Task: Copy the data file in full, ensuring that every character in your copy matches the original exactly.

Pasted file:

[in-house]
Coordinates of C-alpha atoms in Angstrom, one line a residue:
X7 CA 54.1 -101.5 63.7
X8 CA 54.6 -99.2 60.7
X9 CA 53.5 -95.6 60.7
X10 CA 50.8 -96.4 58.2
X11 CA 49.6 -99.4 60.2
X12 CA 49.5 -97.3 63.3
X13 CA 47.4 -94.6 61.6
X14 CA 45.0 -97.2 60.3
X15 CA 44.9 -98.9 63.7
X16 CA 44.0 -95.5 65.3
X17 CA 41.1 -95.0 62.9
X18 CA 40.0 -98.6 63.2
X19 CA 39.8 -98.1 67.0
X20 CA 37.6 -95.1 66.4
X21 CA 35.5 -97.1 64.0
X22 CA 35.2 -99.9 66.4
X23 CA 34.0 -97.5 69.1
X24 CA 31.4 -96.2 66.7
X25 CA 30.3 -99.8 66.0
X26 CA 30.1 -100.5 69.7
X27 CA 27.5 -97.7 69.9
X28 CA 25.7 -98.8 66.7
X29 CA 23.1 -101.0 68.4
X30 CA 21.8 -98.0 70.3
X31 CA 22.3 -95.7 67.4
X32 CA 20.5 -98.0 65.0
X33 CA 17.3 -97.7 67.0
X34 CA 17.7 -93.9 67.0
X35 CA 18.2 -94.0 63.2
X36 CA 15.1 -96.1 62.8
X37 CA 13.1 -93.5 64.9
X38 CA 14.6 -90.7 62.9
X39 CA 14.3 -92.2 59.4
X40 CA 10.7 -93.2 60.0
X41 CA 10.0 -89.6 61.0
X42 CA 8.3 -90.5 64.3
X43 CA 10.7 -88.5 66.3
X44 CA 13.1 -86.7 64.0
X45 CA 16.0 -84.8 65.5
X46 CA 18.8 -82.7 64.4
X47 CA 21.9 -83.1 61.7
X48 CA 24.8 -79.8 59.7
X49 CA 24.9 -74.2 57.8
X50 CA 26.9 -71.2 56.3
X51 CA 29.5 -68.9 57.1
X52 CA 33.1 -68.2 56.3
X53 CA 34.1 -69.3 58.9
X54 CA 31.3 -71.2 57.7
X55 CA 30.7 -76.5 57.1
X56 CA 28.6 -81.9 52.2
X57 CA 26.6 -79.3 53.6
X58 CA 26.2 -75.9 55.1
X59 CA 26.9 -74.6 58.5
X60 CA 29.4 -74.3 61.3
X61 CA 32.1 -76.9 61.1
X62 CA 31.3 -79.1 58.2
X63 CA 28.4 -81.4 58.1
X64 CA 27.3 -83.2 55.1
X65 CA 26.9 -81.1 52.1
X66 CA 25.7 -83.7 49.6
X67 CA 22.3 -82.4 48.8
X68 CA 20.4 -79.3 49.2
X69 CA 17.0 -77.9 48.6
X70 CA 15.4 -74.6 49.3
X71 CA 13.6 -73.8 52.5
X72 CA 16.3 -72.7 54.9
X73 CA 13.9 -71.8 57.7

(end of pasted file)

[in-house]
Coordinates of C-alpha atoms in Angstrom, one line a residue:
X7 CA 54.1 -101.5 63.7
X8 CA 54.6 -99.2 60.7
X9 CA 53.5 -95.6 60.7
X10 CA 50.8 -96.4 58.2
X11 CA 49.6 -99.4 60.2
X12 CA 49.5 -97.3 63.3
X13 CA 47.4 -94.6 61.6
X14 CA 45.0 -97.2 60.3
X15 CA 44.9 -98.9 63.7
X16 CA 44.0 -95.5 65.3
X17 CA 41.1 -95.0 62.9
X18 CA 40.0 -98.6 63.2
X19 CA 39.8 -98.1 67.0
X20 CA 37.6 -95.1 66.4
X21 CA 35.5 -97.1 64.0
X22 CA 35.2 -99.9 66.4
X23 CA 34.0 -97.5 69.1
X24 CA 31.4 -96.2 66.7
X25 CA 30.3 -99.8 66.0
X26 CA 30.1 -100.5 69.7
X27 CA 27.5 -97.7 69.9
X28 CA 25.7 -98.8 66.7
X29 CA 23.1 -101.0 68.4
X30 CA 21.8 -98.0 70.3
X31 CA 22.3 -95.7 67.4
X32 CA 20.5 -98.0 65.0
X33 CA 17.3 -97.7 67.0
X34 CA 17.7 -93.9 67.0
X35 CA 18.2 -94.0 63.2
X36 CA 15.1 -96.1 62.8
X37 CA 13.1 -93.5 64.9
X38 CA 14.6 -90.7 62.9
X39 CA 14.3 -92.2 59.4
X40 CA 10.7 -93.2 60.0
X41 CA 10.0 -89.6 61.0
X42 CA 8.3 -90.5 64.3
X43 CA 10.7 -88.5 66.3
X44 CA 13.1 -86.7 64.0
X45 CA 16.0 -84.8 65.5
X46 CA 18.8 -82.7 64.4
X47 CA 21.9 -83.1 61.7
X48 CA 24.8 -79.8 59.7
X49 CA 24.9 -74.2 57.8
X50 CA 26.9 -71.2 56.3
X51 CA 29.5 -68.9 57.1
X52 CA 33.1 -68.2 56.3
X53 CA 34.1 -69.3 58.9
X54 CA 31.3 -71.2 57.7
X55 CA 30.7 -76.5 57.1
X56 CA 28.6 -81.9 52.2
X57 CA 26.6 -79.3 53.6
X58 CA 26.2 -75.9 55.1
X59 CA 26.9 -74.6 58.5
X60 CA 29.4 -74.3 61.3
X61 CA 32.1 -76.9 61.1
X62 CA 31.3 -79.1 58.2
X63 CA 28.4 -81.4 58.1
X64 CA 27.3 -83.2 55.1
X65 CA 26.9 -81.1 52.1
X66 CA 25.7 -83.7 49.6
X67 CA 22.3 -82.4 48.8
X68 CA 20.4 -79.3 49.2
X69 CA 17.0 -77.9 48.6
X70 CA 15.4 -74.6 49.3
X71 CA 13.6 -73.8 52.5
X72 CA 16.3 -72.7 54.9
X73 CA 13.9 -71.8 57.7